"China's lending boom to developing countries seems to be coming to an end. The number of defaults and restructurings of these loans has risen strongly since 2019. Countries with high debts to China are now risking a repeat of the 1980s, when serial debt restructurings with Western creditors contributed to a lost decade and prolonged debt overhang," says Christoph Trebesch, Research Director for International Finance and Macroeconomics at the Kiel Institute for the World Economy.
Together with Carmen Reinhart, Chief Economist at the World Bank, and World Bank economist Sebastian Horn, he evaluated numerous documents and statistics from 2000 to 2021, such as official reports, press reports and datasets from research, to systematically document loan defaults and restructurings of Chinese overseas loans for the first time (Horn, Reinhart, Trebesch: Kiel Working Paper "Hidden Defaults"). China keeps its credit transactions largely hidden from the public.
The authors show that China has become the central player in public debt lending and restructuring in developing countries. Since 2008, there have been 71 debt restructurings with Chinese creditors of 39 developing countries.
This is more than the number of restructurings with the so-called Paris Club, a grouping of the world's major creditor nations (68 restructurings), or with private creditors (21 restructurings of international bonds). African countries are frequently affected. They use China's loans to finance the expansion of their infrastructure, such as rail links, shipping ports, and airports.
"Payment problems and credit events vis-à-vis Chinese creditors are surprisingly frequent, especially considering that hardly anything is known about the events. Given the large size of the Chinese loans and the potential consequences of a debt overhang and default in developing countries, the lack of reporting by rating agencies is particularly puzzling," says Trebesch.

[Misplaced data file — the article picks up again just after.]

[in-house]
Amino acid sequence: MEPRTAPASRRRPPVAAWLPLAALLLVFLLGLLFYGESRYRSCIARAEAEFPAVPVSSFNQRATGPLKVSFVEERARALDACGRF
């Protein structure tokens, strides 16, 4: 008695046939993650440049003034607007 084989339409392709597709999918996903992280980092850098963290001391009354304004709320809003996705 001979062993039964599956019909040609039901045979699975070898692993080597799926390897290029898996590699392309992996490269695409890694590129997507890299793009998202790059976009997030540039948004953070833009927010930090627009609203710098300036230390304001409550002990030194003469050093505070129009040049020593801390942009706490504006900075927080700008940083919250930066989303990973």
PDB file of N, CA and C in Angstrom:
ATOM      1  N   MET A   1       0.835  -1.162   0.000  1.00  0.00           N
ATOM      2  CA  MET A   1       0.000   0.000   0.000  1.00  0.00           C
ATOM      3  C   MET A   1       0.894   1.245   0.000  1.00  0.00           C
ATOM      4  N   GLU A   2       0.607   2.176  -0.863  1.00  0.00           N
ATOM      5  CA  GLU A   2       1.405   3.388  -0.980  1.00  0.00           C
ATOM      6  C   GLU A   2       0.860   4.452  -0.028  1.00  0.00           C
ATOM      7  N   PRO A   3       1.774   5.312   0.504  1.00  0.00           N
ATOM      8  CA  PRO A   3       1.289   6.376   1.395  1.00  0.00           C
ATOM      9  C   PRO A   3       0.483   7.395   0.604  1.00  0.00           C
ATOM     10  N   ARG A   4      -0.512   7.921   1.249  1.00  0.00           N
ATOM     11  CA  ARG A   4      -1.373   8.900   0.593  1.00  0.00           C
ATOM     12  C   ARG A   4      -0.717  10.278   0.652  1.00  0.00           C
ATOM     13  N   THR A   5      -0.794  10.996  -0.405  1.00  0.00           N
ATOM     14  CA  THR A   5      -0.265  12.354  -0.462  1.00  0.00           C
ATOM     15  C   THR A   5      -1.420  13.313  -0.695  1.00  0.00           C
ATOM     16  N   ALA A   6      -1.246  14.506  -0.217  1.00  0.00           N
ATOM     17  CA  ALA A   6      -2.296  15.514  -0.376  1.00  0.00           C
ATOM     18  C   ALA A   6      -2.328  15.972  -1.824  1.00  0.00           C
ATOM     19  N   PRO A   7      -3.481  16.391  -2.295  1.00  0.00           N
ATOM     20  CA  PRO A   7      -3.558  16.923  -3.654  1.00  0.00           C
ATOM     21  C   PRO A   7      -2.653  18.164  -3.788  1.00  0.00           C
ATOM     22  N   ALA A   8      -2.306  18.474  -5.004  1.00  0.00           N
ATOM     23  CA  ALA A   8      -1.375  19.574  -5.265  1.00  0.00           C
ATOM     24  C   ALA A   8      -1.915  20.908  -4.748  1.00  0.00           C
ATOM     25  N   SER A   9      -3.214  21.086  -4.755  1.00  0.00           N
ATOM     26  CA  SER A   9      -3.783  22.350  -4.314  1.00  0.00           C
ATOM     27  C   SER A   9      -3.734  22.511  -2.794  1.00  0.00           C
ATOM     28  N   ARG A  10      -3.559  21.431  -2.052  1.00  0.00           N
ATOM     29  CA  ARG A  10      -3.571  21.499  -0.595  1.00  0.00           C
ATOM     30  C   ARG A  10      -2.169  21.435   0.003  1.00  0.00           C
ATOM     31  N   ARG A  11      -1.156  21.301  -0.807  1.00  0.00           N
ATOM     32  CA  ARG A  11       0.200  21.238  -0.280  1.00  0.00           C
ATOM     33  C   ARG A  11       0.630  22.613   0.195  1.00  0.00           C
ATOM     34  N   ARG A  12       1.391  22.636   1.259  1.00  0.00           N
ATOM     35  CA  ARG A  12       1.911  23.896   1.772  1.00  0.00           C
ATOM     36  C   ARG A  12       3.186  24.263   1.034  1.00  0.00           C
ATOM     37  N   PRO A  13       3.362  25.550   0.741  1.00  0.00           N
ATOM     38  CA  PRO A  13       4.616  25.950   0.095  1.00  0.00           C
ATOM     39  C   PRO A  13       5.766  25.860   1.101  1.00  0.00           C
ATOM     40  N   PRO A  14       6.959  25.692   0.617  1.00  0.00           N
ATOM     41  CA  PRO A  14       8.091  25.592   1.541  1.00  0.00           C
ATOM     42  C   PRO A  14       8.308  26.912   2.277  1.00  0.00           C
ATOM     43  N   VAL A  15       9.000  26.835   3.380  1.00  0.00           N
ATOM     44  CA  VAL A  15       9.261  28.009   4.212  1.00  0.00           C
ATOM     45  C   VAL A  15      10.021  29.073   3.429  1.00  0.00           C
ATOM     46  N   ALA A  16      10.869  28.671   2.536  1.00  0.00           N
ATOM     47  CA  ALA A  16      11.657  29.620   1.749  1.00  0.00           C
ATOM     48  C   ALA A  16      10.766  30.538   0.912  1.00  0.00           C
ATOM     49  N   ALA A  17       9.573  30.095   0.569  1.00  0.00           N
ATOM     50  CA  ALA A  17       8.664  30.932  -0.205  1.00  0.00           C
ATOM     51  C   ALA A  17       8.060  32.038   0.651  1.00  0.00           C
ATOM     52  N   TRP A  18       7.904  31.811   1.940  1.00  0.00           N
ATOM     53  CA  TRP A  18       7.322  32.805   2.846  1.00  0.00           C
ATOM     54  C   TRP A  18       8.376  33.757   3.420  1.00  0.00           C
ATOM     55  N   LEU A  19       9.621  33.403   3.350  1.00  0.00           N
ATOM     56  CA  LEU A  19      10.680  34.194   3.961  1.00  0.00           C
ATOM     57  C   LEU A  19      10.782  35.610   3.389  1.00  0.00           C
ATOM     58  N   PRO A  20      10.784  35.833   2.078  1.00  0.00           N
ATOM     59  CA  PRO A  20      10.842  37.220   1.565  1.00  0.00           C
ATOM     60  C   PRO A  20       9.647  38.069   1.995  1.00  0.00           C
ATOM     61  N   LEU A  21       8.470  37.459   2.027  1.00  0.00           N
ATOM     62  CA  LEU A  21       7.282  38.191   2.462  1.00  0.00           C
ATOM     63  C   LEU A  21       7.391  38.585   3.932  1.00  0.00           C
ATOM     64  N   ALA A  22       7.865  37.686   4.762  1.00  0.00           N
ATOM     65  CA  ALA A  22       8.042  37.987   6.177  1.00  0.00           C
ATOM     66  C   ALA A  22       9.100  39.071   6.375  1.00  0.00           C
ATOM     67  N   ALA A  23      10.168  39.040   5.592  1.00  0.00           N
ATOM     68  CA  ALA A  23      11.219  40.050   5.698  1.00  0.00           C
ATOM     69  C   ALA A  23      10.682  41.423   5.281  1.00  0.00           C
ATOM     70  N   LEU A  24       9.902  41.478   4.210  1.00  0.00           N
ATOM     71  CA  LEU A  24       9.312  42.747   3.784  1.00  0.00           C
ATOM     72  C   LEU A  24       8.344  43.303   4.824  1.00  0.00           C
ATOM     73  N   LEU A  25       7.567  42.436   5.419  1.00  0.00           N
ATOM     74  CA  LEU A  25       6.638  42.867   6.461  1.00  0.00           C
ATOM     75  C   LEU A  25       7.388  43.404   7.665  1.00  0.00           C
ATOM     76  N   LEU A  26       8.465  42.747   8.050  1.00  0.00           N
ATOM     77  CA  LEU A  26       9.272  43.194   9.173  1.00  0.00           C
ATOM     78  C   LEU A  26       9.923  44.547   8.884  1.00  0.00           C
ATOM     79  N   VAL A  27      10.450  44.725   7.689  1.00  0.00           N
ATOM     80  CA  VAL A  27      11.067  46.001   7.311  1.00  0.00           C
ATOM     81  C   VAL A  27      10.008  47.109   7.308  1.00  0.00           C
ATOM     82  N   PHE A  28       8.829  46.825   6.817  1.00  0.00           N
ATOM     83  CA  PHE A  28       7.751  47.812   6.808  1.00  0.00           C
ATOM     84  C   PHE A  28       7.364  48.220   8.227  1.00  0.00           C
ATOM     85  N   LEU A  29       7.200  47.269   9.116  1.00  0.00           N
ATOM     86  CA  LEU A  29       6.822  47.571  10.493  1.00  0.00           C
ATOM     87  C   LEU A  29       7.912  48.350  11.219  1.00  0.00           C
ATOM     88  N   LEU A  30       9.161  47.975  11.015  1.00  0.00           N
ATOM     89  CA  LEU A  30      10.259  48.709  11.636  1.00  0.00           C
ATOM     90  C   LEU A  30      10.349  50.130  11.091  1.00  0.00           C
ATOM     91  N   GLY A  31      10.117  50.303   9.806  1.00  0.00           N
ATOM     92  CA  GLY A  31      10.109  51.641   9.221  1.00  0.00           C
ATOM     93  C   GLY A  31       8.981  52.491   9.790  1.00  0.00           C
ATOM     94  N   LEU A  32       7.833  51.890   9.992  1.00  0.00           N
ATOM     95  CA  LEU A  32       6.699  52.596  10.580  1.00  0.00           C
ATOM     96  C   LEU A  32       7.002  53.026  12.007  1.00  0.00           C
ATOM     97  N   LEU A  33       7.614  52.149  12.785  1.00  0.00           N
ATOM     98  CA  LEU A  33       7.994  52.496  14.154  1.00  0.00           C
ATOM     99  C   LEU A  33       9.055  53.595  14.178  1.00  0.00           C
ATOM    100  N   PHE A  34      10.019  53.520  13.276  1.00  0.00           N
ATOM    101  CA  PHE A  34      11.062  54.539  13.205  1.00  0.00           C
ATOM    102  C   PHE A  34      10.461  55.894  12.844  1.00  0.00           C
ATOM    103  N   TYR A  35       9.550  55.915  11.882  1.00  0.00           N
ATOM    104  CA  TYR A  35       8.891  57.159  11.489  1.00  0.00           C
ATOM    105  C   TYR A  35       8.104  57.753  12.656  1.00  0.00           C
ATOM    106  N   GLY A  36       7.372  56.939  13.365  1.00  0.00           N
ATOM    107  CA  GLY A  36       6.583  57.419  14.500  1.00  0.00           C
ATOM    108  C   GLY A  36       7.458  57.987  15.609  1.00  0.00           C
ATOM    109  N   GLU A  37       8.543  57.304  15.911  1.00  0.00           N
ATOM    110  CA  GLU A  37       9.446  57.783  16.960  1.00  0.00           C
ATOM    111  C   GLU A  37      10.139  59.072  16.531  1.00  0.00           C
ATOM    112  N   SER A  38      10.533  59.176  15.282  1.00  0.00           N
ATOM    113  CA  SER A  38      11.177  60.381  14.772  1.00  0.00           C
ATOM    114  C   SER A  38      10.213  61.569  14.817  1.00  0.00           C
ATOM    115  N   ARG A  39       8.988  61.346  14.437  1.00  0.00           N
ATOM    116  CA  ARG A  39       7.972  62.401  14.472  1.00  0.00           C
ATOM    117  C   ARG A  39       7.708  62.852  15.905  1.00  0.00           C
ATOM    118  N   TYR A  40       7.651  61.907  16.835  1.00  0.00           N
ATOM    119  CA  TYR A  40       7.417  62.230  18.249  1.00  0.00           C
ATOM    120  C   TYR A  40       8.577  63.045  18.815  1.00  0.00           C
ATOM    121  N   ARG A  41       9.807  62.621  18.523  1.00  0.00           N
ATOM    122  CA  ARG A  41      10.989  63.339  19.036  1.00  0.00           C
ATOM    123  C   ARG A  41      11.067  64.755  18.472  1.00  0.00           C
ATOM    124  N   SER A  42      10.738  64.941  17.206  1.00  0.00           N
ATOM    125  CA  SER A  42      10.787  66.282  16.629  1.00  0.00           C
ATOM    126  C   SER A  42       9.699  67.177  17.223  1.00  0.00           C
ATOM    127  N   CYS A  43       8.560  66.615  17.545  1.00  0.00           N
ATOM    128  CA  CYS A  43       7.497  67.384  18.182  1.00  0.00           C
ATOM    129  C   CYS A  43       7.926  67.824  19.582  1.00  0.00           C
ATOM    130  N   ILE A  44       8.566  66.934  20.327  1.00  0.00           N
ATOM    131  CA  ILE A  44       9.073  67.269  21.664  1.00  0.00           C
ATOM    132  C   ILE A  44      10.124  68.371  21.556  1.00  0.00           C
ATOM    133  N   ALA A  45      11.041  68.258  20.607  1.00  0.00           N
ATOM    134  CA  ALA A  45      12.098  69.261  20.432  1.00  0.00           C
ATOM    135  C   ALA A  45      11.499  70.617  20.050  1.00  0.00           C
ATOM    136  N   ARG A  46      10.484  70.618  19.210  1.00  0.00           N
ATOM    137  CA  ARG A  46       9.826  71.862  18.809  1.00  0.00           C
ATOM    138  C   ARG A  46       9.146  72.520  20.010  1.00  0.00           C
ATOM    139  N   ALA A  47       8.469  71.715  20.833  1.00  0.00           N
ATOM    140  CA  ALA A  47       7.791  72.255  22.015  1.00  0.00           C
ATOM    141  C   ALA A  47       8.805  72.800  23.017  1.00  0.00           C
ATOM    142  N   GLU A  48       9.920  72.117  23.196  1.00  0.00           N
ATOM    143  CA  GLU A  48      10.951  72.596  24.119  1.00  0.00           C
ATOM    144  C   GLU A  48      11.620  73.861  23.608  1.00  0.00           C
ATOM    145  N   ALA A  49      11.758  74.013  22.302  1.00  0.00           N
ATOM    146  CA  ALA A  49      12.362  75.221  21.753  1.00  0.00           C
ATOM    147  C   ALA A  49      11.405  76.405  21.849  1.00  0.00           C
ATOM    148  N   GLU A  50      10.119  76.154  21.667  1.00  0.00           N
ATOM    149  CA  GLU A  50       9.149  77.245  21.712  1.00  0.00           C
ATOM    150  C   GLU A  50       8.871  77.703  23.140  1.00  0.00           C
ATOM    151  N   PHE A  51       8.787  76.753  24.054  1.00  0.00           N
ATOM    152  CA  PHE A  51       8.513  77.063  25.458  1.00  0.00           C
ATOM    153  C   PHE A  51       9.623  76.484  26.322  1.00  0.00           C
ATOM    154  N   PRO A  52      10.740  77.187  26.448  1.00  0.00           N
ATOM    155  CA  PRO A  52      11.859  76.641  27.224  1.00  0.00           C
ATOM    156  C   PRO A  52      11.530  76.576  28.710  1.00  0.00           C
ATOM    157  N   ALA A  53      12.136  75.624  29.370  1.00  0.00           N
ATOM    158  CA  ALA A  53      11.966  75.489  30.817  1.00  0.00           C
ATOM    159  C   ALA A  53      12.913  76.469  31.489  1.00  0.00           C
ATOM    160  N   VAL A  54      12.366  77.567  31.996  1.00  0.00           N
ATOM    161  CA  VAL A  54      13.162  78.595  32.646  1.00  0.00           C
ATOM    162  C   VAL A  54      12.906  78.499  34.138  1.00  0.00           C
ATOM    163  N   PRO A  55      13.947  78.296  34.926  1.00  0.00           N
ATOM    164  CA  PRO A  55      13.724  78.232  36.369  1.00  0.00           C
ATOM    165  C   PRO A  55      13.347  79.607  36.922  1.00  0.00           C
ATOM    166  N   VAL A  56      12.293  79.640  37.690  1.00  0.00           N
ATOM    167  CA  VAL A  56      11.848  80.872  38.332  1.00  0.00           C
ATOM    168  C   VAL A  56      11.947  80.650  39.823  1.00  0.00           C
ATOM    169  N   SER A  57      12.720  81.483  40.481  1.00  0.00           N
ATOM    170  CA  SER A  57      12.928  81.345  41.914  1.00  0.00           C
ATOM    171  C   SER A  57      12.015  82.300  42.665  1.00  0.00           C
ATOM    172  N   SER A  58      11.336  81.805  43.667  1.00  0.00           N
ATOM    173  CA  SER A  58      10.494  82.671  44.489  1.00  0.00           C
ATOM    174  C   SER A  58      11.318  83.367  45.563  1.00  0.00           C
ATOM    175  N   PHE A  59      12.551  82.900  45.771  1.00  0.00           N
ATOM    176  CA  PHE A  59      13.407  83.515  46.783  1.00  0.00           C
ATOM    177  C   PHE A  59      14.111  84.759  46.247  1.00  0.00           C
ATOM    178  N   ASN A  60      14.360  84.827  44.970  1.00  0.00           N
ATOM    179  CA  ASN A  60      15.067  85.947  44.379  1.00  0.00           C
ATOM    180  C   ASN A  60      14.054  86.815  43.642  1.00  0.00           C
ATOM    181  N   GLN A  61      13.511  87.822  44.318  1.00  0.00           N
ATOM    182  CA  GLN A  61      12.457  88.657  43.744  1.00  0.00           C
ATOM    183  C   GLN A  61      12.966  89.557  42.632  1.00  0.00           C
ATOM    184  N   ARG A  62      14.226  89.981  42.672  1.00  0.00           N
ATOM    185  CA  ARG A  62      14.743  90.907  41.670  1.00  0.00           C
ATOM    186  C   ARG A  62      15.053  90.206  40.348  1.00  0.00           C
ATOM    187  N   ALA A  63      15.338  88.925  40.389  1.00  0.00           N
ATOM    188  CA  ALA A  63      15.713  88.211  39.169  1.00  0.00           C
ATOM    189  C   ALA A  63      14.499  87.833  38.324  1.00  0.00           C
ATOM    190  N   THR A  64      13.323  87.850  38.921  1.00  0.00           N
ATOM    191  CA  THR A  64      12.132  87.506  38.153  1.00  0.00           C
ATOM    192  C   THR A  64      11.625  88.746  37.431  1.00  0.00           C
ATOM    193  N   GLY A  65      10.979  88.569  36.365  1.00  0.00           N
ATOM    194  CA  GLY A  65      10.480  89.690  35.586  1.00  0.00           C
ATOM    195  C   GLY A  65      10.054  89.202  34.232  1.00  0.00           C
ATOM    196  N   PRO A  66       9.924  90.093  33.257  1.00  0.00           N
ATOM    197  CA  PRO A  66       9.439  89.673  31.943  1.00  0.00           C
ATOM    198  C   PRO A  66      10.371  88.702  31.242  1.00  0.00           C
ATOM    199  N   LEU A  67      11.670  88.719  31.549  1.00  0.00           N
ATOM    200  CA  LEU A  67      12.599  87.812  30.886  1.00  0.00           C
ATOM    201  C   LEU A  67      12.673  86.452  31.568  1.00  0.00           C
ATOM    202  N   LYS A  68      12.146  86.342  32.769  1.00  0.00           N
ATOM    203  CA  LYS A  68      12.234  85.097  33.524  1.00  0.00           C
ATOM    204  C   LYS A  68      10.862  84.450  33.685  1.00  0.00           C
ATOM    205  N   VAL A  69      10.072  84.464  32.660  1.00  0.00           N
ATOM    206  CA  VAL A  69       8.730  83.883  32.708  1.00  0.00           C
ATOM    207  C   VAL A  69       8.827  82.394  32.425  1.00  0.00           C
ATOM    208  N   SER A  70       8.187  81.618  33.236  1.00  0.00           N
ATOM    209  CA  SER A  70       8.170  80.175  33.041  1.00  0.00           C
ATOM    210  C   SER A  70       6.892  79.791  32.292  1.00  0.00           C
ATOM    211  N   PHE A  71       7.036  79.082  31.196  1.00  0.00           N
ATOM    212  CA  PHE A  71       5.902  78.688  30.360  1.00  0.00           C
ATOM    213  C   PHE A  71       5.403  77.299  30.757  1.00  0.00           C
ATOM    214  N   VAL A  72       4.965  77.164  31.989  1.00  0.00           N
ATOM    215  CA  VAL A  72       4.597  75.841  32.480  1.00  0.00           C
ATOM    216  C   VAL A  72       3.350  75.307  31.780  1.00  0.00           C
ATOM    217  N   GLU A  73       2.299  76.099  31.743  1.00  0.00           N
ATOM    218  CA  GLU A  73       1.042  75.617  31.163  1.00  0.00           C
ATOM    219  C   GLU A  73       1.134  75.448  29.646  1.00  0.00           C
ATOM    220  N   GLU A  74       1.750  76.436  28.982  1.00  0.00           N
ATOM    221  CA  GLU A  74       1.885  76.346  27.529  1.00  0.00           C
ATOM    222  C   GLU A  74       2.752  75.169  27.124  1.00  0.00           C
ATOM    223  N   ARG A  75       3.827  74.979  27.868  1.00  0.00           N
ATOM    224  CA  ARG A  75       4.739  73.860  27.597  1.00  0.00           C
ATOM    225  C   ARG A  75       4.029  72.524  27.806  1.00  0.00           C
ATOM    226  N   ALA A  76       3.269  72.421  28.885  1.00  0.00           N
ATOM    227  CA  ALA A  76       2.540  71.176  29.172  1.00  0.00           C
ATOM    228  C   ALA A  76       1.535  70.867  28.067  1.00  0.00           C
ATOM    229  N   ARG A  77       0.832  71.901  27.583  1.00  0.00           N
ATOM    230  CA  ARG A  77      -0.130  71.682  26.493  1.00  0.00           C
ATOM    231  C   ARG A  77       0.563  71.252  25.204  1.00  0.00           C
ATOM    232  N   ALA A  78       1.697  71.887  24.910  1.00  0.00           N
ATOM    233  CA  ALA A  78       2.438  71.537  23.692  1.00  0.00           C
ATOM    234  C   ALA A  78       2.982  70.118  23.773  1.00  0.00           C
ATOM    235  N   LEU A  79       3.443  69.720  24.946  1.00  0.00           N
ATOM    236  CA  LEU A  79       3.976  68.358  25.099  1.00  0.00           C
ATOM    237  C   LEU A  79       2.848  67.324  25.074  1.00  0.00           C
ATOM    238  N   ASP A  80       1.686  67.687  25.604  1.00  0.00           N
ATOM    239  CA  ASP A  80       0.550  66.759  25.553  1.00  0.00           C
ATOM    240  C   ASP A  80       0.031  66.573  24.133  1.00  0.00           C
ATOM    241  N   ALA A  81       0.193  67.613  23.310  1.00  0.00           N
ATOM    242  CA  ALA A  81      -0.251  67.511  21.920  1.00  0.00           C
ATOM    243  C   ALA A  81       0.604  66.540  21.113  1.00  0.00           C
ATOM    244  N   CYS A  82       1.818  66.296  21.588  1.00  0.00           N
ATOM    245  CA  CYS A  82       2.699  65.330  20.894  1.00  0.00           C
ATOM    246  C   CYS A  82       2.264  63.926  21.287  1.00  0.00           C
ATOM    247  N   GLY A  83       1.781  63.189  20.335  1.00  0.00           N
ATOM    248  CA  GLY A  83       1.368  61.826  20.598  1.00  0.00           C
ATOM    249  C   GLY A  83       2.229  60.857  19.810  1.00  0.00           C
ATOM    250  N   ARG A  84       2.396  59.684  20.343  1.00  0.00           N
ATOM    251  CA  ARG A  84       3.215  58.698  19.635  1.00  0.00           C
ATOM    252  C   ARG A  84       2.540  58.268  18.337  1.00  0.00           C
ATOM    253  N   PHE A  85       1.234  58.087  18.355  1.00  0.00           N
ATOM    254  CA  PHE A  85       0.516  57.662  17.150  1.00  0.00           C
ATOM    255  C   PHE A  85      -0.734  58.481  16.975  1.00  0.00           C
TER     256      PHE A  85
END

Many of the payment defaults are protracted. But the timing and size of the defaults are largely unknown, not least due to China's loan clauses, which often require confidentiality.
"We are likely to miss many defaults on Chinese debts, also because the very existence of the loan agreements is not publicly known. The hidden debt problem turns into a hidden default problem. This knowledge gap is a major challenge for debt sustainability and risk analyses of emerging and developing countries," Trebesch said.
The large scale of China's lending to developing countries and the contents of the Chinese loan contracts have been examined in two previous research papers involving the Kiel Institute (on the volume of loans "China’s international lending is much higher than previously known"; on the content of China's loan contracts: "New Study Shines a Light on Beijing’s Secretive International Lending Program").
Although the data do not allow a comprehensive analysis of China's handling of defaults, they do show that significant debt relief is very rare. In the vast majority of payment problems, China's state-owned banks merely grant an extension of repayment periods, with otherwise unchanged loan terms. A reduction in interest rates has been granted in only 10 cases over the past 20 years, and a reduction in the nominal debt burden in only 4 cases.
"China’s current approach to crisis resolution resembles that of Western creditors in the 1980s and 1990s. But history has shown that debt overhang can only be resolved through deep debt relief, meaning a reduction of debt burdens and interest rates. Should Chinese lenders repeat the errors of previous eras, a decade of recurring payment problems and serial debt rescheduling on China’s loans may lie ahead," Trebesch said.